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The top 10 things you should know about internships

Furman Engaged! finished its daylong activities with a panel discussion where students and employers discussed what makes for a successful internship.

There is no question that internships are an important part of a college student’s education, which is why Furman is committed to making sure every student has the opportunity to participate in a meaningful internship experience. So it was not unusual that Furman Engaged! on Tuesday closed with a panel discussion where students and employers discussed what makes for a successful internship.

Jack Schleicher ’20 and Brittany Wright ’19 were among the students who discussed their internship experiences.

The employers were represented by Kevin Byrne, president and CEO, The University Funding Foundation; John Cline, senior managing director, strategic communications, government affairs, FTI Consulting, Inc.; Tony McDade, executive director, United Ministries; and Shirley Ann Brown, HR generalist and internship coordinator, Scansource.

The students, all of whom had internships last summer, were Maddie De Pree (English), Rachel Goding (health sciences, poverty studies), Jack Schleicher (business and accounting), Brittany Wright (health sciences, public health), and Craig Yount (religion, economics).

So what does a Furman student need to know when preparing for that valuable internship opportunity? The experts provided these answers.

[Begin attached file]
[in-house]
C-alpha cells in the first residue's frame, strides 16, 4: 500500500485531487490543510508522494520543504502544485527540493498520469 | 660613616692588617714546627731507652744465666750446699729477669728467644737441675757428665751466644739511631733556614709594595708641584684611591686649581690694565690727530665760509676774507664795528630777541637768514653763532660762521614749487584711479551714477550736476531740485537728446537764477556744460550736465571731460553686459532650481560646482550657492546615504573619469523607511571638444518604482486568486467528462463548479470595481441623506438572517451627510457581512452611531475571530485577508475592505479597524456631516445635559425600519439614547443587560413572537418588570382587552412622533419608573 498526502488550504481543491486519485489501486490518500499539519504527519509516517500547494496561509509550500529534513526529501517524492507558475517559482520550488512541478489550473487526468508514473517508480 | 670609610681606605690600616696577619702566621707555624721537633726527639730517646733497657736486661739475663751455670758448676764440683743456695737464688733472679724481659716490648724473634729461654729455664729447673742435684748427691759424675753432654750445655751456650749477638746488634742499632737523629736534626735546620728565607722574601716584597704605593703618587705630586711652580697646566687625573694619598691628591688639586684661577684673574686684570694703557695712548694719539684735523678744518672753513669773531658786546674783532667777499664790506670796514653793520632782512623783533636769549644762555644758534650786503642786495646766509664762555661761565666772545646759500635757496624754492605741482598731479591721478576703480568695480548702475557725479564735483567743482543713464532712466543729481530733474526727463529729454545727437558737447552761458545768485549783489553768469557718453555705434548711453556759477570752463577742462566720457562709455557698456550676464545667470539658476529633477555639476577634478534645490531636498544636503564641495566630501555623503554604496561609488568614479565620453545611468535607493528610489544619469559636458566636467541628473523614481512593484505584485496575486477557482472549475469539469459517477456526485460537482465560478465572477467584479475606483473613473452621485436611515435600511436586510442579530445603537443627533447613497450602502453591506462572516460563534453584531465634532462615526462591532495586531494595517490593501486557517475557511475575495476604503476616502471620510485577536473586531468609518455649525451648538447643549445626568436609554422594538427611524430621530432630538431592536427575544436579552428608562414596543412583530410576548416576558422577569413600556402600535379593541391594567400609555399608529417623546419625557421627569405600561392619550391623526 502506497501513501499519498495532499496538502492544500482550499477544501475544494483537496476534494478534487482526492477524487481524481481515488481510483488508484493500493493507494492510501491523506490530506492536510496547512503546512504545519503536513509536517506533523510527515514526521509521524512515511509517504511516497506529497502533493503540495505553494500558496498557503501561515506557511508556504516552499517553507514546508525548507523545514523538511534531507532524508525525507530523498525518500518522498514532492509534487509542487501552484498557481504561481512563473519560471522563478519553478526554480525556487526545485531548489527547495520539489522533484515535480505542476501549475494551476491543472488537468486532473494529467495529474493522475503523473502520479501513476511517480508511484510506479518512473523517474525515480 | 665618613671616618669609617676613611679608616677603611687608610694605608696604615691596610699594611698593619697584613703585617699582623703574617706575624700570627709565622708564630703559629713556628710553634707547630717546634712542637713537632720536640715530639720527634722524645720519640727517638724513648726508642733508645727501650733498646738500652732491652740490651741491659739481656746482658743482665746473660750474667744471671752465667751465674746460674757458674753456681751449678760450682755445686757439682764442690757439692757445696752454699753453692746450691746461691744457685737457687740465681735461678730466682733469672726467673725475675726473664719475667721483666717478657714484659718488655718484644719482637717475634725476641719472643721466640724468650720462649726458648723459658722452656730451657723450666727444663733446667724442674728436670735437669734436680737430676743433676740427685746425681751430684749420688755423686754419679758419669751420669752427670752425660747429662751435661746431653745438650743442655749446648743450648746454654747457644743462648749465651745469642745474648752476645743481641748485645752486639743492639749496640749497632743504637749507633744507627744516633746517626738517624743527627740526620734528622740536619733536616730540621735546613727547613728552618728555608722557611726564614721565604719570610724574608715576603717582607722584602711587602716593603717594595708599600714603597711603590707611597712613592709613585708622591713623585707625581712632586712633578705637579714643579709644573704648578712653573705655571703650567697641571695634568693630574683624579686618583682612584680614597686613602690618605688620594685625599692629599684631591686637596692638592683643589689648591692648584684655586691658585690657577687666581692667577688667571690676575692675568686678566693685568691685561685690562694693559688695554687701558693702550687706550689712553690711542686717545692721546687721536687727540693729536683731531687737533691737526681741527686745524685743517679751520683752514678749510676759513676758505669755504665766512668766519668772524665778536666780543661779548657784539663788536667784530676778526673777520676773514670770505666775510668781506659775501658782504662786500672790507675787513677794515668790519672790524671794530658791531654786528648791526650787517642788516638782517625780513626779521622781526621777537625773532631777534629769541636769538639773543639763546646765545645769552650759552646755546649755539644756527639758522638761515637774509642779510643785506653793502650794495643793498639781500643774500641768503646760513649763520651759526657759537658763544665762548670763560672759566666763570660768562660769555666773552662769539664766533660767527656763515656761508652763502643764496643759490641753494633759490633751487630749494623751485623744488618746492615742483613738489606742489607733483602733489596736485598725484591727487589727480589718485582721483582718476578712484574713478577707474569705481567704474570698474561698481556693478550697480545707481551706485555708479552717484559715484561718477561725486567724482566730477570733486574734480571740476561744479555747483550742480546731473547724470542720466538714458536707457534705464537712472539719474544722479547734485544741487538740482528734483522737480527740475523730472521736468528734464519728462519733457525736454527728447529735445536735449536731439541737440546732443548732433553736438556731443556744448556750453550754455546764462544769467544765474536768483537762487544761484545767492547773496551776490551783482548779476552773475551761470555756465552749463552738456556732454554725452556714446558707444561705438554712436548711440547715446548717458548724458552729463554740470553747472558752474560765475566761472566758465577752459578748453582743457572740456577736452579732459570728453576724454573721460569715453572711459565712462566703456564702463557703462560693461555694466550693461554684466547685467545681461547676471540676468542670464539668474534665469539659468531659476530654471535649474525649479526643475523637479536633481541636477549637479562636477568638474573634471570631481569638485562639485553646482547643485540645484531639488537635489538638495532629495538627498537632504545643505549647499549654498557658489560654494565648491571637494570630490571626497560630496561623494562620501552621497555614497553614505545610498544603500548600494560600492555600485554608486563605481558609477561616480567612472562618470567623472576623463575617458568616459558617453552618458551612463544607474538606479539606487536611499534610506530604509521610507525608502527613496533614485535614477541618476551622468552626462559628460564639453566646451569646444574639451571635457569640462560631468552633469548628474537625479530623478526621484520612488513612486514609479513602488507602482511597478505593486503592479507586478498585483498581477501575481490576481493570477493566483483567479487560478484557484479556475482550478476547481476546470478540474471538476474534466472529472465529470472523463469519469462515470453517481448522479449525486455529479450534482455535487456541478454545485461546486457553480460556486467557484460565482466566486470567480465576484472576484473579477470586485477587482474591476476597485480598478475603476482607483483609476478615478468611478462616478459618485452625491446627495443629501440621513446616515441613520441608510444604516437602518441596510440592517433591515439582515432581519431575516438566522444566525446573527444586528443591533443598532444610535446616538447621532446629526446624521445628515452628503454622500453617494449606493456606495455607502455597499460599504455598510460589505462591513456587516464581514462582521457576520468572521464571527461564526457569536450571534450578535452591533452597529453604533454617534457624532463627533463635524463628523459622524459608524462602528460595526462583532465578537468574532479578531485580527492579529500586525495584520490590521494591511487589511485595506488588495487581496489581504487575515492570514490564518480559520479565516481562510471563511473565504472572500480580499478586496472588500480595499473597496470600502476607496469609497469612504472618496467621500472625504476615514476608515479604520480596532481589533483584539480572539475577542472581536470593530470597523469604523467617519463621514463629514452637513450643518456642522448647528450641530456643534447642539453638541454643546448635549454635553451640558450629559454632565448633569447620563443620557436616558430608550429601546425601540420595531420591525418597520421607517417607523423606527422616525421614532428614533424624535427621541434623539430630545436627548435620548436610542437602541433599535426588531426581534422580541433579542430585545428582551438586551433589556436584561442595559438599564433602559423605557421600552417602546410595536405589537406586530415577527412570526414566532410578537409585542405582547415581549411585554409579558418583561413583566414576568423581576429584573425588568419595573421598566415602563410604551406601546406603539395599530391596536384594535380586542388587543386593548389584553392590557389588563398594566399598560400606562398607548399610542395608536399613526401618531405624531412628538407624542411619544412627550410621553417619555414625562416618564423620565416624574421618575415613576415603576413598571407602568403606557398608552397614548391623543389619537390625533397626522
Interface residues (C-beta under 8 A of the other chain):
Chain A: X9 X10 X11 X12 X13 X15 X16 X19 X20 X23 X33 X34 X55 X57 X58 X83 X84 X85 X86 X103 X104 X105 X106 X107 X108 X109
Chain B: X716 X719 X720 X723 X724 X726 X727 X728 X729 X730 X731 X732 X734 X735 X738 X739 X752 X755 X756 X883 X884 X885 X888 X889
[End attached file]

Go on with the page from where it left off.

The top 5 things students had to say

  1. “You have to be prepared for the fact that things may be harder than you think. I was not treated like an intern, but as an employee who was expected to be involved right away. So you need to learn to be comfortable being uncomfortable.” — Jack Schleicher ’20
  2. “The expectations for the internship might not be what you expected, so you need to be self-motivated and be sure you and your supervisor are on the same page. It’s important to set goals and manage your time wisely. Don’t doubt yourself.”— Brittany Wright ’19
  3. “Invest in everything and everybody around you. Make friends and enjoy the experience of being part of something new. Don’t be afraid to ask questions. My internship was a profoundly maturing experience.” — Maddie De Pree ’20
  4. “I learned the importance of prioritizing my goals and looking to the people around me to provide wisdom and growth. I also learned how people can help you and how you might be able to them. My internship changed my idea of what I planned to do after graduation.” — Rachel Goding ’19
  5. “If you get criticism, don’t take it personally. Just trust yourself and get back to work. By the end of my internship, it turned out to be the most impactful experience of my life.” — Jack Schleicher ’20

The top 5 things employers want to see in an intern

  1. “What am I looking for in an intern? Two words. Curiosity and initiative. I don’t care about anything else. If you have those qualities, you will succeed.” — Kevin Byrne
  2. “We’re looking for talented people, for signs of a good future employee. We like to see interns who can think critically and communicate effectively. We especially like to see strong writing skills, but, unfortunately, we are seeing less and less of that.” — John Cline

    John Cline and Shirley Ann Brown provided internship tips to students.
  3. “Flexibility is a key skill. You don’t know what any particular day or experience will bring, so there are times you need to be able to see things from a different point of view. We want to stretch our interns’ experiences. I like folks from day one to be immersed in what we do.” —Tony McDade
  4. “You need a willingness to learn. Be inquisitive and ask questions. Be able to communicate effectively. I want our interns to have high expectations when they come to us, because we’re going to have expectations for them.” — Shirley Ann Brown
  5. An internship is probably never what you imagine. Don’t expect a warm, cuddly welcome on your first day. People are busy and you need to adjust to that. Jump in the river with them and get to learn our business.” — John Cline
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